1. (b)
    The wording in both versions of s56AF(2) is triggered when ‘QBCC considers’ the person is an excluded individual; and
  1. (c)
    Prior to 1 July 2015 there was no concept of making and considering submissions regarding the excluded individual notice. However, of course, that could still occur.
  1. [15]
    Prior to 1 July 2015, s 56AF(3) read as follows:[5]
  1. (3)
    The commission must cancel the individuals licence by written notice given to the individual if
  1. (a)
    the individual has not already applied to be categorised as a permitted individual for the relevant event, and the individual does not apply for the categorisation within 28 days after the commission gives the individual the written notice under subsection (2); or
  1. (b)
    the individual has already applied to be categorised as a permitted individual for the relevant event, or the individual applies for the categorisation within the 28 days mentioned in paragraph (a), but:

(i)  the commission refuses the application; and

(ii)  either of the following applies:

  1. (A)
    the period for applying for a review of the decision to refuse has ended and no application for review has been made;
  1. (B)
    an application for review has been made and the commission’s decision is confirmed, or the application has not proceeded with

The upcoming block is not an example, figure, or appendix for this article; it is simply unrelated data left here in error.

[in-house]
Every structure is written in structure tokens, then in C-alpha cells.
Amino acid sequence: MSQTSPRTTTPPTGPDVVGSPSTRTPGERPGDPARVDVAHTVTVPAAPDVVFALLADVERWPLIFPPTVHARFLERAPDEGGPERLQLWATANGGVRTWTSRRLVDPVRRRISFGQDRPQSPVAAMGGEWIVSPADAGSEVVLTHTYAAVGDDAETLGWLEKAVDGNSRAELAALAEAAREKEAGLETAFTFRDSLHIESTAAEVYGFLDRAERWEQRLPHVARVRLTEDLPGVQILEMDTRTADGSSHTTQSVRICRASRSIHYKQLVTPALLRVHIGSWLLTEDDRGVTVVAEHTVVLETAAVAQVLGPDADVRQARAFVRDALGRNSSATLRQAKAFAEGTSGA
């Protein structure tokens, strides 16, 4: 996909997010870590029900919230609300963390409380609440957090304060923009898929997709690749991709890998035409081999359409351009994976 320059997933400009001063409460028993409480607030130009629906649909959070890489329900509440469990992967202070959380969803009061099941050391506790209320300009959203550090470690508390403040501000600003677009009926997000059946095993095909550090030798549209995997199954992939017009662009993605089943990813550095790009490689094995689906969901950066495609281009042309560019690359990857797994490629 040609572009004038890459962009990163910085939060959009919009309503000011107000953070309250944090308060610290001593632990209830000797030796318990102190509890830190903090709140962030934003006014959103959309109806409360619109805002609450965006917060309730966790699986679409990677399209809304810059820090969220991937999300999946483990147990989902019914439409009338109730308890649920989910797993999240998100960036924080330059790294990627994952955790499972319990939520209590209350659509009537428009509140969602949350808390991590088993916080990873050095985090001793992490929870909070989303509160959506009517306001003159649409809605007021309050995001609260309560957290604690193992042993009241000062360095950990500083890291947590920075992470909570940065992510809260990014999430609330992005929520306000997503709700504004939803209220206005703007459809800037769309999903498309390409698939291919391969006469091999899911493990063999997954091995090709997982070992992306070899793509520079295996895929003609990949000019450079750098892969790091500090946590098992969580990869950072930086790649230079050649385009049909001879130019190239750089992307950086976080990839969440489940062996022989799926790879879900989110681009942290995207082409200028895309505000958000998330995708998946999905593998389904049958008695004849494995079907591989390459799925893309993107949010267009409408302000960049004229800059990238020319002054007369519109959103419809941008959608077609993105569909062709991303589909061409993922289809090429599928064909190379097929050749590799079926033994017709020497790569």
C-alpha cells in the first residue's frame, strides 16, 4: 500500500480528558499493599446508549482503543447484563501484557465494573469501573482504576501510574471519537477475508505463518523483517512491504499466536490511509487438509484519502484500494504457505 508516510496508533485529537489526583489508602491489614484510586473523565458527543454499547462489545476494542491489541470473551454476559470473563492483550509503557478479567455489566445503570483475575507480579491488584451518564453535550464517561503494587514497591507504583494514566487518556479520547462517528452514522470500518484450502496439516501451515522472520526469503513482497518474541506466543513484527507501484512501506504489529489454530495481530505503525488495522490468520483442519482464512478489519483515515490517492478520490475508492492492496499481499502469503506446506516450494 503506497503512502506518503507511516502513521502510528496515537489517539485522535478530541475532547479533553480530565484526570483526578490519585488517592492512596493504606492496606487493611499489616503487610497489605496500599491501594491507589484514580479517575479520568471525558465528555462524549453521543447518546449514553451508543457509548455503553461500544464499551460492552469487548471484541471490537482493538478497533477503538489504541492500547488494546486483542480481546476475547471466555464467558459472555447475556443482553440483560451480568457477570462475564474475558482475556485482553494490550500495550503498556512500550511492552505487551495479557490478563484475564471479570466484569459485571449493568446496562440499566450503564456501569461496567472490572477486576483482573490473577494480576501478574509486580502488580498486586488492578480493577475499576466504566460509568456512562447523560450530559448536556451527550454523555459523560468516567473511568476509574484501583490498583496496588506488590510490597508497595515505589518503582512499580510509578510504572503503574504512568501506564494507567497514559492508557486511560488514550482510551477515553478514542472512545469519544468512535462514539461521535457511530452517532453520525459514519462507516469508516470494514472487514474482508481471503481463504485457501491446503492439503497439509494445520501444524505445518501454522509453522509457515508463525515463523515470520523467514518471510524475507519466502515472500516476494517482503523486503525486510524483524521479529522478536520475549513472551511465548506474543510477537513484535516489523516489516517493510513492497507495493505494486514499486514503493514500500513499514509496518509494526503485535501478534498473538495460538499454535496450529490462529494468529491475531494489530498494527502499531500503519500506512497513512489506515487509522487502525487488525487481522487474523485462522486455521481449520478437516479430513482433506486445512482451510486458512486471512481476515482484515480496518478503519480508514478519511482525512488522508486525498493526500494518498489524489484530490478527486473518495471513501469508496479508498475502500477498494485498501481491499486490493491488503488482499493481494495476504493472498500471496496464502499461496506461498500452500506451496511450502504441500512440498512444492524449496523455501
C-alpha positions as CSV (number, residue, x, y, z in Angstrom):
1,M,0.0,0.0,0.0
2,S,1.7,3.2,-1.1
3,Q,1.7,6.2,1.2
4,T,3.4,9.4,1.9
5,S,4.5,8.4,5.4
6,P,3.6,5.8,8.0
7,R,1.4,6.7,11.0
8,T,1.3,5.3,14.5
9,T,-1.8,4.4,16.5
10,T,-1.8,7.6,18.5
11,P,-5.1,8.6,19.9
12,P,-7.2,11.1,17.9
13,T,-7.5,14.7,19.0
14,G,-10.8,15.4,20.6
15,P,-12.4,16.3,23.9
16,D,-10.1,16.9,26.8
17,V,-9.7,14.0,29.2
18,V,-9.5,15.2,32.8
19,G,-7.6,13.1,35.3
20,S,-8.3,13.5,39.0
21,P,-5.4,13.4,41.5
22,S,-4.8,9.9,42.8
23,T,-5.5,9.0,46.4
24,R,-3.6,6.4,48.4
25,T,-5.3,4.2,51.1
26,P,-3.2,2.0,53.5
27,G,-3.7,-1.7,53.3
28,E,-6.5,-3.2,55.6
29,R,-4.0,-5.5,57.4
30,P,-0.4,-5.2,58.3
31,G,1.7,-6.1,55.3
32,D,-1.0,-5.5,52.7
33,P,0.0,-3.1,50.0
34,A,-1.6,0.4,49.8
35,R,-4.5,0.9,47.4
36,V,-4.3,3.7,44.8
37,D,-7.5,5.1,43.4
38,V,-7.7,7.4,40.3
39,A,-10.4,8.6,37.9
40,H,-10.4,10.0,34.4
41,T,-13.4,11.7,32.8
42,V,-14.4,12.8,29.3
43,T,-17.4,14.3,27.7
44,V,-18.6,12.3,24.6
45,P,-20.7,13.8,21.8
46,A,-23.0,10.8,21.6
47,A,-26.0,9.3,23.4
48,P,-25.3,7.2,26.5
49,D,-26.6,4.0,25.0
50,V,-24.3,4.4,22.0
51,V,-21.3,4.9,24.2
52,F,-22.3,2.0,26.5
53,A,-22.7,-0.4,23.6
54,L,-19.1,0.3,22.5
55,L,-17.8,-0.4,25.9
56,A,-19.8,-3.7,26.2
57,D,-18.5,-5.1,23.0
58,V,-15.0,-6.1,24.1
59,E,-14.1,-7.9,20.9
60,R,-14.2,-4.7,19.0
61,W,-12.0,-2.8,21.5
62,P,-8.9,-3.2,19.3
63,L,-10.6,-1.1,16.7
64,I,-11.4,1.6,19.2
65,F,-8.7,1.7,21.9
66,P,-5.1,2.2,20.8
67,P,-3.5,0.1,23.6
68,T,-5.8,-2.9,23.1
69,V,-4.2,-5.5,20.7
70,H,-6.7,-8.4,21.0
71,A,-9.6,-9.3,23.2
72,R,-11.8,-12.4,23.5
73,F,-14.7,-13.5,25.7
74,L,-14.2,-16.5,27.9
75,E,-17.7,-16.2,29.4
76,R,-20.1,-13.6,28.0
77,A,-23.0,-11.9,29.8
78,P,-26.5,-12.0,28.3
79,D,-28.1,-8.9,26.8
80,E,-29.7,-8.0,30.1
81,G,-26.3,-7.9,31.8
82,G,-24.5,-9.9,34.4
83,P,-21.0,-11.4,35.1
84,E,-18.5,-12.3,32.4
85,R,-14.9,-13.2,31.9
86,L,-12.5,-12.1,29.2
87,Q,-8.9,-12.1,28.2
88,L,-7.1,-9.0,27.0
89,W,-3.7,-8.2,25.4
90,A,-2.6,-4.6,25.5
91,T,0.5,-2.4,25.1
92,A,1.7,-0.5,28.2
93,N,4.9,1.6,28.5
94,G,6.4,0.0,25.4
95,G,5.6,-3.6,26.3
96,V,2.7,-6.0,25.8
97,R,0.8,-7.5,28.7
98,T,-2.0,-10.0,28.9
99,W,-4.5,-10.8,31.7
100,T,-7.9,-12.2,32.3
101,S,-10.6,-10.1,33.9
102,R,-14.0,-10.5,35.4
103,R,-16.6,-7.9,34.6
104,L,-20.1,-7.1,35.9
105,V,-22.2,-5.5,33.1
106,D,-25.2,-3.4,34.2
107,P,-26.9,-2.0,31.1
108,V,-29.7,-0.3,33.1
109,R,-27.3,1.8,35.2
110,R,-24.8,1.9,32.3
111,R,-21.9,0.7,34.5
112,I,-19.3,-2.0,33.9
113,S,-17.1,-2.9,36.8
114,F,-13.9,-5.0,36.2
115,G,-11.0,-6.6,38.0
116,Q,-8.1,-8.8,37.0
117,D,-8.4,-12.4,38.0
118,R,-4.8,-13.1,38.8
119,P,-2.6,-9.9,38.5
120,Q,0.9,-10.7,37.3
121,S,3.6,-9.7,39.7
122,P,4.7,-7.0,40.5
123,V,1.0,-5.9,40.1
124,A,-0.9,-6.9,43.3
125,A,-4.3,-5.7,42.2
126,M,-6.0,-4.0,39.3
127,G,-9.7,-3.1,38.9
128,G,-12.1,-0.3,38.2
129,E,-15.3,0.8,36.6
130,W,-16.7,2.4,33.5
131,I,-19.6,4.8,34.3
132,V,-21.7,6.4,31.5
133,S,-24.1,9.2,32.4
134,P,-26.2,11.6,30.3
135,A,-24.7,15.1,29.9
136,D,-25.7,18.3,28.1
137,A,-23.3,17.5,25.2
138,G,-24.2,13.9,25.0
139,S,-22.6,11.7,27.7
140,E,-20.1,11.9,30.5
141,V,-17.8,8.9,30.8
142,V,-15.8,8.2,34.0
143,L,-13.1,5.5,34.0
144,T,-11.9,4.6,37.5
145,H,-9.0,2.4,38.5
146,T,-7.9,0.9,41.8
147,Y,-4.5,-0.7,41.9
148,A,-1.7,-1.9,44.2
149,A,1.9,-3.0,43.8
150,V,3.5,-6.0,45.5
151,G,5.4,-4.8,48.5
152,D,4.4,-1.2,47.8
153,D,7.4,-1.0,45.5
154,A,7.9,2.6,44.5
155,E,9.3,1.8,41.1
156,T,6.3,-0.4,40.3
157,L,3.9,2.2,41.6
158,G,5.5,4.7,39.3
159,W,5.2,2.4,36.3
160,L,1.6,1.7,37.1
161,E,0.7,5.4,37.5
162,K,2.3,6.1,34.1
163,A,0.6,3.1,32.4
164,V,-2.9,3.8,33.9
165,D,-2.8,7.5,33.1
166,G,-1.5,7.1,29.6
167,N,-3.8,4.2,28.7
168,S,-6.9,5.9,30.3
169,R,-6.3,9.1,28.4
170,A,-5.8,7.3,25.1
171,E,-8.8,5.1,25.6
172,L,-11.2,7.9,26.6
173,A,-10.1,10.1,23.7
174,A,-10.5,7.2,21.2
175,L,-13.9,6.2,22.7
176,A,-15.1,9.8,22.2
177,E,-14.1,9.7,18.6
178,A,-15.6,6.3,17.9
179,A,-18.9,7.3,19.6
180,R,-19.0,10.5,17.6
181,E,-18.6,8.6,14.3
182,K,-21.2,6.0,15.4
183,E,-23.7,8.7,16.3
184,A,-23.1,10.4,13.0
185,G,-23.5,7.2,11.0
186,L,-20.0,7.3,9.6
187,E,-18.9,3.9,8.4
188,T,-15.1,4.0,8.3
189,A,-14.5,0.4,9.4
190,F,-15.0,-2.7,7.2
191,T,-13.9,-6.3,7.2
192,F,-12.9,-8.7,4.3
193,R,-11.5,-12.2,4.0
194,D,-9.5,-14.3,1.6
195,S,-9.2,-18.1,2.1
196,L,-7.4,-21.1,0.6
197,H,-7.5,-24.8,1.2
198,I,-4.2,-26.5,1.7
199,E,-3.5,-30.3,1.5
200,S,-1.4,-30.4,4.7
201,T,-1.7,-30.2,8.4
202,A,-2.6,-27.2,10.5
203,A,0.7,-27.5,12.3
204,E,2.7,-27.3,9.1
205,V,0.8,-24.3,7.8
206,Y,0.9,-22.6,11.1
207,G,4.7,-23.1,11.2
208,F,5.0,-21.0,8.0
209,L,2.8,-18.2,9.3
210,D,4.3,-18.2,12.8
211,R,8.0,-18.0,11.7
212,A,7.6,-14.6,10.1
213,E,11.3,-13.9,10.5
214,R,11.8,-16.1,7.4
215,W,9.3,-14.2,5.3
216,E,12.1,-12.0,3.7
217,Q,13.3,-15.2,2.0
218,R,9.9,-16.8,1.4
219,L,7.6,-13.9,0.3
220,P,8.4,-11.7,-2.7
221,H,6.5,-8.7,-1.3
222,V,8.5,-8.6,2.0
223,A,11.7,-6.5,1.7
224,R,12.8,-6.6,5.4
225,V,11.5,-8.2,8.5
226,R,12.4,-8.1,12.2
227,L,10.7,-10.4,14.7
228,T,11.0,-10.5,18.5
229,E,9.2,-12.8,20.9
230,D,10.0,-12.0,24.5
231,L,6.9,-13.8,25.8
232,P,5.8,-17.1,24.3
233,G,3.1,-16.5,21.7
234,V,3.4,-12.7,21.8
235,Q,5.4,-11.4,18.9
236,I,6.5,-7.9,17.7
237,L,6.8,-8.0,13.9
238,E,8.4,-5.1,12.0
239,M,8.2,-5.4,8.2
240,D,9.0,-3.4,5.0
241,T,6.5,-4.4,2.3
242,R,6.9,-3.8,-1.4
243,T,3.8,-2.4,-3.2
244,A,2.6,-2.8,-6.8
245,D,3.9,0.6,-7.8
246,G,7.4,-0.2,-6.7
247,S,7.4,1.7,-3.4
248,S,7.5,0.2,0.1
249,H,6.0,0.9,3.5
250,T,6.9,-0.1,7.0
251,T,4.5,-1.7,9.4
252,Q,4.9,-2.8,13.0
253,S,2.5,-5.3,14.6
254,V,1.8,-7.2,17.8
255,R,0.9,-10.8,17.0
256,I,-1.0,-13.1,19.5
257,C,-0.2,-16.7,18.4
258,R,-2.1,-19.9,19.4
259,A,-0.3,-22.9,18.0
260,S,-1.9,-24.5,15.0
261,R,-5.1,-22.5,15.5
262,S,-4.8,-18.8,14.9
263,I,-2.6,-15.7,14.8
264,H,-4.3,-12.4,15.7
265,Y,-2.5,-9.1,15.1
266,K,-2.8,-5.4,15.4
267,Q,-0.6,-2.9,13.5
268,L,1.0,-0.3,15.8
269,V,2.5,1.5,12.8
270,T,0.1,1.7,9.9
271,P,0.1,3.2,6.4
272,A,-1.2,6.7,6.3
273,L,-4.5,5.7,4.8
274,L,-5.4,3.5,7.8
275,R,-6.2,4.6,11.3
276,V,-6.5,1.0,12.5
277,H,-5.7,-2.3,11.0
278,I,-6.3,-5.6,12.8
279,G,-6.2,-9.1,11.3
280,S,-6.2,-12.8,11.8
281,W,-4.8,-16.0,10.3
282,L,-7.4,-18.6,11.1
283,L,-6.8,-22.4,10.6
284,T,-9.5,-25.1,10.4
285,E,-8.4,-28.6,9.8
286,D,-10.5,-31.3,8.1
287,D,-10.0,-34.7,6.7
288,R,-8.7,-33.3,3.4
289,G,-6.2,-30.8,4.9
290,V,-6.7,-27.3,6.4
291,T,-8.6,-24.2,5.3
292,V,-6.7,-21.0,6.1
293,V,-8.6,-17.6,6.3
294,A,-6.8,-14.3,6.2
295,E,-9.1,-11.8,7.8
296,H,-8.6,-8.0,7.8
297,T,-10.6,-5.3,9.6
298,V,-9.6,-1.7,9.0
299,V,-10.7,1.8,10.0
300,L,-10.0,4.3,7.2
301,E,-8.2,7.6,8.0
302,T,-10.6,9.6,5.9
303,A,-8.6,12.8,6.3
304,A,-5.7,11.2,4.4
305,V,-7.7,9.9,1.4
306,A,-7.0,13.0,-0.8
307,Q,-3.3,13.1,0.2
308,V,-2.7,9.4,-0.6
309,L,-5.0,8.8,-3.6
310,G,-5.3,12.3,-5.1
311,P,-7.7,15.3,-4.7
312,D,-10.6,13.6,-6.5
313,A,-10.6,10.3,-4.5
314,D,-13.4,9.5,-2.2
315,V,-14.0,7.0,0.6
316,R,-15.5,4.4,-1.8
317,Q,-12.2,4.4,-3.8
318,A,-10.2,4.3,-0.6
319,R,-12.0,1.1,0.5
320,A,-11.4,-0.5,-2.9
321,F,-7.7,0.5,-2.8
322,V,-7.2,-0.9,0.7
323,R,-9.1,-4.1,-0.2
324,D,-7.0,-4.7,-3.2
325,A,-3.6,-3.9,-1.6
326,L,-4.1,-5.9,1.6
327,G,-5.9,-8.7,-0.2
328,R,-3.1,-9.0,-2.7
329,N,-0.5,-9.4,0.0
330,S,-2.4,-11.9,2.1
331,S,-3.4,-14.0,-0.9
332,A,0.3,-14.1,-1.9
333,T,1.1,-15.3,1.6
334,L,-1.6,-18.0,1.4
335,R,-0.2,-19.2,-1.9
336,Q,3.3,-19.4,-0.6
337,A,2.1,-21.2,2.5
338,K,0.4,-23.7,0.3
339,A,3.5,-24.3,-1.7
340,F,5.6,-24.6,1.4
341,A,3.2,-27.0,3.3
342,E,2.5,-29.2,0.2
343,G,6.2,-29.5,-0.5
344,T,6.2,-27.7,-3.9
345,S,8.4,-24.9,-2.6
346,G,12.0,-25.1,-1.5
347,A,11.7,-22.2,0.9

1. [16]
    After 1 July 2015, s 56AF(3) reads as follows:[6]
  1. (3)
    The commission must cancel individuals licence by written notice given to the individual if -
  1. (a)
    after considering any submission about the notice made by the individual within the reply period, the commission still considers the individual is an excluded individual for a relevant event; or
  1. (b)
    the individual does not make a submission about the notice within the reply period.
  1. [17]
    The commission submits that the changes in s 56AF(3) do not affect the substance of the subsection:[7]

9. It is to be noted that:

  1. (a)
    S56AF(3) provides for a licence cancellation decision;
  1. (b)
    The wording in the current version is triggered ‘if the commission still considers…’;
  1. (c)
    Under both versions, it must surely have always been the case that, if after the expiration of 28 days, QBCC no longer considered the person to be an excluded individual, then no licence cancellation could occur; and
  1. (d)
    Hence, notwithstanding the new words, there does not seem to be a change in substance.
  1. [18]
    The Commission submits that an excluded individual notice pursuant to s 56AF(2) is a reviewable decision within s 86(1)(k)[8] which provides as follows:

86 Reviewable Decisions

  1. (1)
    Each of the following decisions of the Commission under this Act is a reviewable decision

…..

(k) a decision under section 56AF or 56AG that –

  1. (i)
    a person is an excluded individual or excluded company; or
  1. (ii)
    ….
  1. [19]
    The QBCC submits that the cancellation of a licence under section 56AF(3) is also a reviewable decision, by virtue of s 86(1)(c).[9] That section provides as follows:

86 Reviewable Decisions

  1. (1)
    Each of the following decisions of the Commission under this Act is a reviewable decision